27 years ago, my middle school teacher, Mrs. Herbster, had us memorize the poem “If–” by Rudyard Kipling. Kipling might be best known as the author of The Jungle Book, which Disney made into movie that included a brown boy in a loin cloth, a snake with twirling, zombie eyes, and a blue talking and singing bear.
I thought I would really impress my former teacher all these years later by reciting it, as part of my speech to the graduates, during their celebratory luncheon at Christian Fellowship Academy this Monday.
See, I have this great memory. I just have to read things a few times–and boom–they’re in my hard drive. No. This used to be true, but I haven’t upgraded my memory, and my hard drive has loads of non sense on it. I tried it, but could only remember the first four lines. SIGH…. hmmp.
I still want to read it to them, on Monday, though. It’s GREAT advice. Maybe you’ll get something out of it too.
Tell me what you think about it.
IF you can keep your head when all about you
Are losing theirs and blaming it on you,
If you can trust yourself when all men doubt you,
But make allowance for their doubting too;
If you can wait and not be tired by waiting,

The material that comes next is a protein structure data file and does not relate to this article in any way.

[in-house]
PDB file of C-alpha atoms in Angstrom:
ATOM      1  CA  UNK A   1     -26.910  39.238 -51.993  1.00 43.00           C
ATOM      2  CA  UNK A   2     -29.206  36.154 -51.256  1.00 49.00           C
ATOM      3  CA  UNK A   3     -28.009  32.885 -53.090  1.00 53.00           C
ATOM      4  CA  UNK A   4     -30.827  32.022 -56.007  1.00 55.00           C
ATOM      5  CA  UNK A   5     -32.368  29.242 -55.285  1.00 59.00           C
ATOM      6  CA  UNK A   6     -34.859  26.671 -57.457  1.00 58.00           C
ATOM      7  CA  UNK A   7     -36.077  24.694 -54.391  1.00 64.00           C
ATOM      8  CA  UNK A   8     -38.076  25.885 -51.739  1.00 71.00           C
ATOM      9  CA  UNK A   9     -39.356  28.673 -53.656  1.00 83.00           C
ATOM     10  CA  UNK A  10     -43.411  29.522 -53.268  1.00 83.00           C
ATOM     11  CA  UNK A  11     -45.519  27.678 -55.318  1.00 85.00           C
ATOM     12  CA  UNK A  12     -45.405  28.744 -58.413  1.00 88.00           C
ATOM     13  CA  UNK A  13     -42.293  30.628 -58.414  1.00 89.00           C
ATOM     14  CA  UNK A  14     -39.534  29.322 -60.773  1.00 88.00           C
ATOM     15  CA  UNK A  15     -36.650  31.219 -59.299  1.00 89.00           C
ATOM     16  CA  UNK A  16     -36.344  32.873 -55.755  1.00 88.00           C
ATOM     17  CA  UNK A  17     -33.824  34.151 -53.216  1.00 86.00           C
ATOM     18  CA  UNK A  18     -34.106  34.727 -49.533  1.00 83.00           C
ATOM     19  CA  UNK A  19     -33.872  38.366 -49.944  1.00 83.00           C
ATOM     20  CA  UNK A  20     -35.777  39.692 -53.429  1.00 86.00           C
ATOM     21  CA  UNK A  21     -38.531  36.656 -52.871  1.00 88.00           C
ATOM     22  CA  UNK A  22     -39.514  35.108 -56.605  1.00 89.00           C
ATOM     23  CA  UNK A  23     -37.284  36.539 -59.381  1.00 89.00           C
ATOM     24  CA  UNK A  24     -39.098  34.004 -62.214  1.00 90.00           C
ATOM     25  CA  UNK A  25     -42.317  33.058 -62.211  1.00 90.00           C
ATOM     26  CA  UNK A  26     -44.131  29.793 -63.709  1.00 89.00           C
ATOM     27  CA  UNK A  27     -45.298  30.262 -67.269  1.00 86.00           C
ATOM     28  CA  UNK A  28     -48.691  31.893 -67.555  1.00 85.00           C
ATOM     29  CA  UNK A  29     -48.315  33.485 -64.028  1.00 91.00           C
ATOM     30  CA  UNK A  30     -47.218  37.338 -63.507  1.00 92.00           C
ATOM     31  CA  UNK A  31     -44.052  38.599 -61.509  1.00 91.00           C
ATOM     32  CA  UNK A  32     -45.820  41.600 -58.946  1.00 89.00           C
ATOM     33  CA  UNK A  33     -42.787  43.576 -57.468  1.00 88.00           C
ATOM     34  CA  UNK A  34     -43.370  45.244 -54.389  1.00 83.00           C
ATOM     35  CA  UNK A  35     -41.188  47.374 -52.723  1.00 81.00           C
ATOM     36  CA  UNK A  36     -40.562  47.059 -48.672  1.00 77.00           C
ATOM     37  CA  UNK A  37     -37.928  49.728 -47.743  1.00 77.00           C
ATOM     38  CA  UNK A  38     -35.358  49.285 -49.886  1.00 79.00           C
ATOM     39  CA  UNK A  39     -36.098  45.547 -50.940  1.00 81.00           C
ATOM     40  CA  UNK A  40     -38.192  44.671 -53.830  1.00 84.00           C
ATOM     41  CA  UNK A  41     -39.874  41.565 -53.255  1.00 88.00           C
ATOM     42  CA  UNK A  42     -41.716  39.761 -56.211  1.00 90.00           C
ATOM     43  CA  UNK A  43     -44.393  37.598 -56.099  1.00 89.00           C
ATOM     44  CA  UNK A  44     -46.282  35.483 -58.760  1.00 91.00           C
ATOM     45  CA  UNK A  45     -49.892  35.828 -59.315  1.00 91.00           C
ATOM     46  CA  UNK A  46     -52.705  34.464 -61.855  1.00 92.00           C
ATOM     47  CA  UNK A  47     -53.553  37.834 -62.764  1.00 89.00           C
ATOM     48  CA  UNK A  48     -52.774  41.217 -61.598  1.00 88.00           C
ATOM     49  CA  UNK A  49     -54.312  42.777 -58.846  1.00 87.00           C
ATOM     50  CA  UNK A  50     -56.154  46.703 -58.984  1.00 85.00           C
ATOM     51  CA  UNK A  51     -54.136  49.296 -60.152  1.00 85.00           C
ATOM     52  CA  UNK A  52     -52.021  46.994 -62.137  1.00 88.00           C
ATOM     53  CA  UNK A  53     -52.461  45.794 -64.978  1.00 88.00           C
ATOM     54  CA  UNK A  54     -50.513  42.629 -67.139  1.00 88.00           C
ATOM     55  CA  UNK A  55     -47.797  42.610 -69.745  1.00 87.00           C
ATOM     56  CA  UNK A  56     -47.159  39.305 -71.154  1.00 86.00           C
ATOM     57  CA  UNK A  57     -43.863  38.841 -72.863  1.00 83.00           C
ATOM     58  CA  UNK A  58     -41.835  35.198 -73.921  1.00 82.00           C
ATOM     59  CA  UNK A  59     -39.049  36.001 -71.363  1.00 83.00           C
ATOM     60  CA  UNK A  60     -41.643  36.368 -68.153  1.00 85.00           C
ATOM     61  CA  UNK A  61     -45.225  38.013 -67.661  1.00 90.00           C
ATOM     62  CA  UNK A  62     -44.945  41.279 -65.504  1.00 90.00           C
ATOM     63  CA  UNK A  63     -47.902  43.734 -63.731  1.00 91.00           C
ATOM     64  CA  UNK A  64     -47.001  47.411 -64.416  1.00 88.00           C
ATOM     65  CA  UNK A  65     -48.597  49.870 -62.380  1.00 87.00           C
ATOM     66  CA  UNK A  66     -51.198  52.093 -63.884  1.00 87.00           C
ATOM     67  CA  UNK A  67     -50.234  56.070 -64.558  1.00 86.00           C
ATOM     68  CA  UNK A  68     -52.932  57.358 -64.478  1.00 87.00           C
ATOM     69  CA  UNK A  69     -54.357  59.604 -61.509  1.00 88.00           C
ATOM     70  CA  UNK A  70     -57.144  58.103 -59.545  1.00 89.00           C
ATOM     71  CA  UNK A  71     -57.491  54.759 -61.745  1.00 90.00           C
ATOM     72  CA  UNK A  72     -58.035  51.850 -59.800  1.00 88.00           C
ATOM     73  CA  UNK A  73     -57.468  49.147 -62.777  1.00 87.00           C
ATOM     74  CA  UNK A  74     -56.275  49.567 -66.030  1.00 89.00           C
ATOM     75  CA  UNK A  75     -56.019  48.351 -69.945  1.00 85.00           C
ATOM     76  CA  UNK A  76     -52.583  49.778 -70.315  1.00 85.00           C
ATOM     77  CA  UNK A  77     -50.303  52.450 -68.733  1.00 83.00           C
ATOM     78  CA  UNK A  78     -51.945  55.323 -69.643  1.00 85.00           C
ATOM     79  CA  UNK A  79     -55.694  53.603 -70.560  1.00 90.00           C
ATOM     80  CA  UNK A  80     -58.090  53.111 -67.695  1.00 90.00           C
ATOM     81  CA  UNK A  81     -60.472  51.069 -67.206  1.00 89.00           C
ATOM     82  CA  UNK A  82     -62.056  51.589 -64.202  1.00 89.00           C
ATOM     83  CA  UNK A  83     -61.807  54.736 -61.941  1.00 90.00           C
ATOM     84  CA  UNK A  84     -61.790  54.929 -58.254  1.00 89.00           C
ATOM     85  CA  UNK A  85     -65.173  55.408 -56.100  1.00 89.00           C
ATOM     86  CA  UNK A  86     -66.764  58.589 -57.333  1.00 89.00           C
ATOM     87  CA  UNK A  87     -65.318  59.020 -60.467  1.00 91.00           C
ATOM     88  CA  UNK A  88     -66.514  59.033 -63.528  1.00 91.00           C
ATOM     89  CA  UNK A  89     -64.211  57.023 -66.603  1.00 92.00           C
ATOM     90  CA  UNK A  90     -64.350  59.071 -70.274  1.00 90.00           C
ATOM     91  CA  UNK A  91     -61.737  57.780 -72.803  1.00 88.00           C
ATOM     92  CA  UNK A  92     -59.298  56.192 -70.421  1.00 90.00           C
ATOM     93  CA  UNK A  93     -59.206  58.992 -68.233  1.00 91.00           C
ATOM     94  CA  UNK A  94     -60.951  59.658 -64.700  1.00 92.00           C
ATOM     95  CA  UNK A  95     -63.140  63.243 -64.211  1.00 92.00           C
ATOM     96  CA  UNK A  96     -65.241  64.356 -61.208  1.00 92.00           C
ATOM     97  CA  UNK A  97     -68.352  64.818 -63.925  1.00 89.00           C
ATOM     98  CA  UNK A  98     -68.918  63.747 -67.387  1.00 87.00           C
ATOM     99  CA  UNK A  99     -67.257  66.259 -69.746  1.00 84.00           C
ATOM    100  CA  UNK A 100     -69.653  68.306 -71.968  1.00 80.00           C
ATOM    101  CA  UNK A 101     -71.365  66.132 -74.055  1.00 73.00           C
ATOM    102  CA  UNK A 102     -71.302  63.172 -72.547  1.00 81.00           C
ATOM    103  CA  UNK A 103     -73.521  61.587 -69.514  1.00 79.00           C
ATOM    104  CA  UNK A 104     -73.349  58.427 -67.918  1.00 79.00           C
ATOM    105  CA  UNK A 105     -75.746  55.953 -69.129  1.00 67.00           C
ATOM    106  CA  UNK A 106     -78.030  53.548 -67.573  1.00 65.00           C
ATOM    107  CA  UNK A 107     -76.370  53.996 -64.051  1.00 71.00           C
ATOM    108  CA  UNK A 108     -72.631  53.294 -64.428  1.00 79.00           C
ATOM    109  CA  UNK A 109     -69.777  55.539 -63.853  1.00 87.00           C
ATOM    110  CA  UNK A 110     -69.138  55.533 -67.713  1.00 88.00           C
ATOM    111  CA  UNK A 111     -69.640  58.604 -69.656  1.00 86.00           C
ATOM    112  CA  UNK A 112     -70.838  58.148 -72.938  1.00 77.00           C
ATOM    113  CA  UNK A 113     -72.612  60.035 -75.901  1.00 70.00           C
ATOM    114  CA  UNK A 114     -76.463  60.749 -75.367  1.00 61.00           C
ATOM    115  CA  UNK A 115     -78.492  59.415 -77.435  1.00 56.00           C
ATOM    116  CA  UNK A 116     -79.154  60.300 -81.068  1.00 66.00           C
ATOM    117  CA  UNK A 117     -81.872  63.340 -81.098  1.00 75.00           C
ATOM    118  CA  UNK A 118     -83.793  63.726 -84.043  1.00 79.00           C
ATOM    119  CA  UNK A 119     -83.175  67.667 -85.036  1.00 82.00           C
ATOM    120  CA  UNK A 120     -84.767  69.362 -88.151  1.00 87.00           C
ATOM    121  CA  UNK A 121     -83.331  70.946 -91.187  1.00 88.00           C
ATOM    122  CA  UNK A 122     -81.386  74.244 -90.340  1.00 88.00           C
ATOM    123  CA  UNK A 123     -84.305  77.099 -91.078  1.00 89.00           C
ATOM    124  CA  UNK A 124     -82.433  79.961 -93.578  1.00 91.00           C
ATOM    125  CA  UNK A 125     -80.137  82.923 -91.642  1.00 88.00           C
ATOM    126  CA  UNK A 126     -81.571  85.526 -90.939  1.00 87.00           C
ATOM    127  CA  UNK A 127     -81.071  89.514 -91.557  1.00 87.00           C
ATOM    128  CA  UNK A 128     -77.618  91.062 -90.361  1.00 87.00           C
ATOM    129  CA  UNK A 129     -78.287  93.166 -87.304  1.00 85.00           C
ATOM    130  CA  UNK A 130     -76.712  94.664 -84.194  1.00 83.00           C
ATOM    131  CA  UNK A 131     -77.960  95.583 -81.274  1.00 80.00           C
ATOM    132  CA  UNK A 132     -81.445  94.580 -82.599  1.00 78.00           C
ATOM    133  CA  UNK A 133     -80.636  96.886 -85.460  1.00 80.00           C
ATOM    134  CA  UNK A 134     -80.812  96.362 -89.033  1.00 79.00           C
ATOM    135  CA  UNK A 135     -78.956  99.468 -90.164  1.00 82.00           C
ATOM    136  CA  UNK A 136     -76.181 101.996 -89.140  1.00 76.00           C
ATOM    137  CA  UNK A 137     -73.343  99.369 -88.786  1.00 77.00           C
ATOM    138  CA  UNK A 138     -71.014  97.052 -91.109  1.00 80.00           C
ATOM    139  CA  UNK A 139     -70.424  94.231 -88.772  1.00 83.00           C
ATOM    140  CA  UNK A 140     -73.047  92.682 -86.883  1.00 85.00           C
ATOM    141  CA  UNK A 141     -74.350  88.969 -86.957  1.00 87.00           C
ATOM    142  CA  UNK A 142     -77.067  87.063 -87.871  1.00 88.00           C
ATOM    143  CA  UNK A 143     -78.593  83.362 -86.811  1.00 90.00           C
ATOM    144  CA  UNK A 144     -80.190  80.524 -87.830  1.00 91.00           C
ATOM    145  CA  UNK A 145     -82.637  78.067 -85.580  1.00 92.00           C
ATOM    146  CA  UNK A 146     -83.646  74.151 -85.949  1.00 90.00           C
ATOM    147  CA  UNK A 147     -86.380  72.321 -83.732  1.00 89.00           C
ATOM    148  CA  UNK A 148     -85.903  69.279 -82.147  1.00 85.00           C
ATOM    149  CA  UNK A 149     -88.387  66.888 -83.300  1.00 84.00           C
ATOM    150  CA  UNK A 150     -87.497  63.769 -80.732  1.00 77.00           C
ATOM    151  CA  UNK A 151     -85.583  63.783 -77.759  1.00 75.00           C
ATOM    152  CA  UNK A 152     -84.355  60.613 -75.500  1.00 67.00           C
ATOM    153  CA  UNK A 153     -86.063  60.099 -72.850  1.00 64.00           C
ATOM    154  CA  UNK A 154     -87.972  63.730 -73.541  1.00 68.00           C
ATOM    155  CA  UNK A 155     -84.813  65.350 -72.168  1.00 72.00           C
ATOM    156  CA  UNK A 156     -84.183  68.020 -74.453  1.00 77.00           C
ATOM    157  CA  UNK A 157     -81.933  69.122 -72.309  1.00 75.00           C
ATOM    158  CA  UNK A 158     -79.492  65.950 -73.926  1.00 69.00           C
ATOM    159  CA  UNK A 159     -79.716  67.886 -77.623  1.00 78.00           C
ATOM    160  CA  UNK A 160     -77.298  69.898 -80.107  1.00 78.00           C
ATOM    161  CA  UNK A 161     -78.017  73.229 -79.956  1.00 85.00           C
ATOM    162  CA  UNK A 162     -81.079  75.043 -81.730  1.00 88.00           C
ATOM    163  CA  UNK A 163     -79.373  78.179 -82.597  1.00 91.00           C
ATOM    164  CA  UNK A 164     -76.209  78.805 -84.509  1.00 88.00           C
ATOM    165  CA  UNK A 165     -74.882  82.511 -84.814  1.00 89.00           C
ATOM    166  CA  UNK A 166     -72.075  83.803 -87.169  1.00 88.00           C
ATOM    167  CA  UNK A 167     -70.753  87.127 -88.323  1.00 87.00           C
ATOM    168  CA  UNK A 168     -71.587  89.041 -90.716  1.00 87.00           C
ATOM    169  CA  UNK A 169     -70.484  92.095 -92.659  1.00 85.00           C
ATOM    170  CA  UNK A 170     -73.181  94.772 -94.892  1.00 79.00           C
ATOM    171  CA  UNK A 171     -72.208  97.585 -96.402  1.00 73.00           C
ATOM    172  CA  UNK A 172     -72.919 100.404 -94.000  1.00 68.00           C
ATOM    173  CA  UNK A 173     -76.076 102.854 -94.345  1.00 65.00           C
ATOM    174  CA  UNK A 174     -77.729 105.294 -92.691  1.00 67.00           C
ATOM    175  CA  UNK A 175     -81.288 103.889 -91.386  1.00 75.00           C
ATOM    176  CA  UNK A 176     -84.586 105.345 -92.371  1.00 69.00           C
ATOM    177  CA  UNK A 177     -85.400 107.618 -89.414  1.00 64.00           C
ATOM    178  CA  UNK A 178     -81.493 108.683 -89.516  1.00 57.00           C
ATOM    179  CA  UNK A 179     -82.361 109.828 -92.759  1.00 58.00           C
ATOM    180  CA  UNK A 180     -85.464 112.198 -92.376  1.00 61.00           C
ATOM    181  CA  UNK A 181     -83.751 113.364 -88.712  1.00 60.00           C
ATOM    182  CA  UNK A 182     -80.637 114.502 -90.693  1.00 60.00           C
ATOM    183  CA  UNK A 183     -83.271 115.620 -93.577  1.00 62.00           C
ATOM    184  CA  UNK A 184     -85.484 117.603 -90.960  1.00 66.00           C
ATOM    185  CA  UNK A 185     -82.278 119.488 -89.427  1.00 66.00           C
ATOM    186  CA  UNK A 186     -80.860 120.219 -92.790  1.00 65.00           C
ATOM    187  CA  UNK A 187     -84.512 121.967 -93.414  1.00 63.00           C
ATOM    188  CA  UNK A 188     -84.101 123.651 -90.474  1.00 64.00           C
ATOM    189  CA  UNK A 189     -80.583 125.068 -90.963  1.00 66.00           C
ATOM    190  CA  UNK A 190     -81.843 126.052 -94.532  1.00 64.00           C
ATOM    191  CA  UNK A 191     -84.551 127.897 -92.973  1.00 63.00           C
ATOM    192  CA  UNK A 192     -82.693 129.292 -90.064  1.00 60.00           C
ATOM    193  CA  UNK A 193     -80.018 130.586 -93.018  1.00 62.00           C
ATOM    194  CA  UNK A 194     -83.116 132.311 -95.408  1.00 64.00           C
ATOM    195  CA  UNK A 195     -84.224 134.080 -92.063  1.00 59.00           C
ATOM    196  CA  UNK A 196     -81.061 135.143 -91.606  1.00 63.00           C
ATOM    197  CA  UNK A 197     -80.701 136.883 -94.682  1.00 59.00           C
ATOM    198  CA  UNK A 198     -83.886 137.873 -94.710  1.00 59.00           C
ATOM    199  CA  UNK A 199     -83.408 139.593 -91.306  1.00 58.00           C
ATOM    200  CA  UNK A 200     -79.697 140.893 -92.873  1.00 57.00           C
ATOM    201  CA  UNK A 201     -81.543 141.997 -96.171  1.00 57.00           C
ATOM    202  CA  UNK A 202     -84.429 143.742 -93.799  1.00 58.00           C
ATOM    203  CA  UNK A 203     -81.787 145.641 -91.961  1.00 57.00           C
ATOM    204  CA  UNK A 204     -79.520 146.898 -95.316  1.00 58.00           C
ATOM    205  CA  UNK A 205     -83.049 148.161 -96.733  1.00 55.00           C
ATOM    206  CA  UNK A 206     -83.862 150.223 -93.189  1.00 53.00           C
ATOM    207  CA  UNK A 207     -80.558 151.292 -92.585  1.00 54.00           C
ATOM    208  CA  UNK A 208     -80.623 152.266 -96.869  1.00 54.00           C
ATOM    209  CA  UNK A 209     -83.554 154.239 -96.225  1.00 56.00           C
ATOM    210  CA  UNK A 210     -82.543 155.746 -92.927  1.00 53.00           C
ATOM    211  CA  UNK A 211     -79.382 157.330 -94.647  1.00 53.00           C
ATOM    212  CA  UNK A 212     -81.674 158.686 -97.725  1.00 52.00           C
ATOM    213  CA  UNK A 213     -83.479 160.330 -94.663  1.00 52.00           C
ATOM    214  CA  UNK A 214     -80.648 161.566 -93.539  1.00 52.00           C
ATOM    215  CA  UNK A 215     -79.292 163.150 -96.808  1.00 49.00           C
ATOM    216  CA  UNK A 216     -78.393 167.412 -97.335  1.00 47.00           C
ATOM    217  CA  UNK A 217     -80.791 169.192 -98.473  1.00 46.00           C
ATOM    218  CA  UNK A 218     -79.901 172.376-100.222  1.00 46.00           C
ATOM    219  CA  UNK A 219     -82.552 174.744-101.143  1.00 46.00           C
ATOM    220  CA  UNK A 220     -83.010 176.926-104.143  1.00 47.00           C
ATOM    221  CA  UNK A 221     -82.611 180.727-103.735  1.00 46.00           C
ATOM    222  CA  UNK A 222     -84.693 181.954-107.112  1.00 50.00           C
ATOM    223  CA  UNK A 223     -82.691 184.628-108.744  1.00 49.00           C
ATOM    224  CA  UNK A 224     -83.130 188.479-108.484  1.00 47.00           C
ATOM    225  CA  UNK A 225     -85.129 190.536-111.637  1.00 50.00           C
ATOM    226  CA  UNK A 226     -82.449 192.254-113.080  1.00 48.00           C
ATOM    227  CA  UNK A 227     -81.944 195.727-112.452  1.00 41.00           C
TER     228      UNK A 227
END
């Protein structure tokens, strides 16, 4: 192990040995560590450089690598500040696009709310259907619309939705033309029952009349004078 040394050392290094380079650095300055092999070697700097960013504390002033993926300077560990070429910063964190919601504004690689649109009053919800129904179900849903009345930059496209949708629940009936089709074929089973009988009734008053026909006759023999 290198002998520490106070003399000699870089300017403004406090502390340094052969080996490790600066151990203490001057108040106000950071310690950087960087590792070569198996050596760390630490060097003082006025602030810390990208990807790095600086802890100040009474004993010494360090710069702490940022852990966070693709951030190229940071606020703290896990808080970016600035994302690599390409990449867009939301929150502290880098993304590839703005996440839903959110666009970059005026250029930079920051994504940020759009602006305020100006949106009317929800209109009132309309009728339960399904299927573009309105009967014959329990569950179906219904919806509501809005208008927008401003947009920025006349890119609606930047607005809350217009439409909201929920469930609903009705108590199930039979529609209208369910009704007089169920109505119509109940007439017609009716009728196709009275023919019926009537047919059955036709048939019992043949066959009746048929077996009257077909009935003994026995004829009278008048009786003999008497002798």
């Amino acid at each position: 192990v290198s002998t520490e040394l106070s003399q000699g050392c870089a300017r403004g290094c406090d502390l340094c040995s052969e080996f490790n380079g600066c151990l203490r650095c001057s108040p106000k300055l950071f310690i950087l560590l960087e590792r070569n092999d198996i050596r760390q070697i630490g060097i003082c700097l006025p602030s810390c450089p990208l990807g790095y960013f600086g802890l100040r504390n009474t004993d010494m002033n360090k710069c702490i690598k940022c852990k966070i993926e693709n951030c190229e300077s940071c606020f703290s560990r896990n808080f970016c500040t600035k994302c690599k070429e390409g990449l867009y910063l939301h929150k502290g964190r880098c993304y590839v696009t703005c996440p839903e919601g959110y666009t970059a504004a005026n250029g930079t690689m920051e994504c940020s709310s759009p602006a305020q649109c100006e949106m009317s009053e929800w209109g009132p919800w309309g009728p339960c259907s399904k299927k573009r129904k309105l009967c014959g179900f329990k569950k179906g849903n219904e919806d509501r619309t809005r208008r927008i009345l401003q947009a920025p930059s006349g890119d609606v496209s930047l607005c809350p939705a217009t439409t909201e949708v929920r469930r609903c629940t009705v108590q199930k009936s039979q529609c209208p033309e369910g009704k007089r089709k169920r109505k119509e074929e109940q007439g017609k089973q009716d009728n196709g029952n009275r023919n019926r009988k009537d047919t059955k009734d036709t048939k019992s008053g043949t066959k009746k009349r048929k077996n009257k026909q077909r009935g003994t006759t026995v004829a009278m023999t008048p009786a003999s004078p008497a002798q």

Or being lied about, don’t deal in lies,
Or being hated, don’t give way to hating,
And yet don’t look too good, nor talk too wise:
If you can dream – and not make dreams your master;
If you can think – and not make thoughts your aim;
If you can meet with Triumph and Disaster
And treat those two impostors just the same;
If you can bear to hear the truth you’ve spoken
Twisted by knaves to make a trap for fools,
Or watch the things you gave your life to, broken,
And stoop and build ‘em up with worn-out tools:
If you can make one heap of all your winnings
And risk it on one turn of pitch-and-toss,
And lose, and start again at your beginnings
And never breathe a word about your loss;
If you can force your heart and nerve and sinew
To serve your turn long after they are gone,
And so hold on when there is nothing in you
Except the Will which says to them: ‘Hold on!’
If you can talk with crowds and keep your virtue,
‘ Or walk with Kings – nor lose the common touch,
if neither foes nor loving friends can hurt you,
If all men count with you, but none too much;
If you can fill the unforgiving minute
With sixty seconds’ worth of distance run,
Yours is the Earth and everything that’s in it,
And – which is more – you’ll be a Man, my son!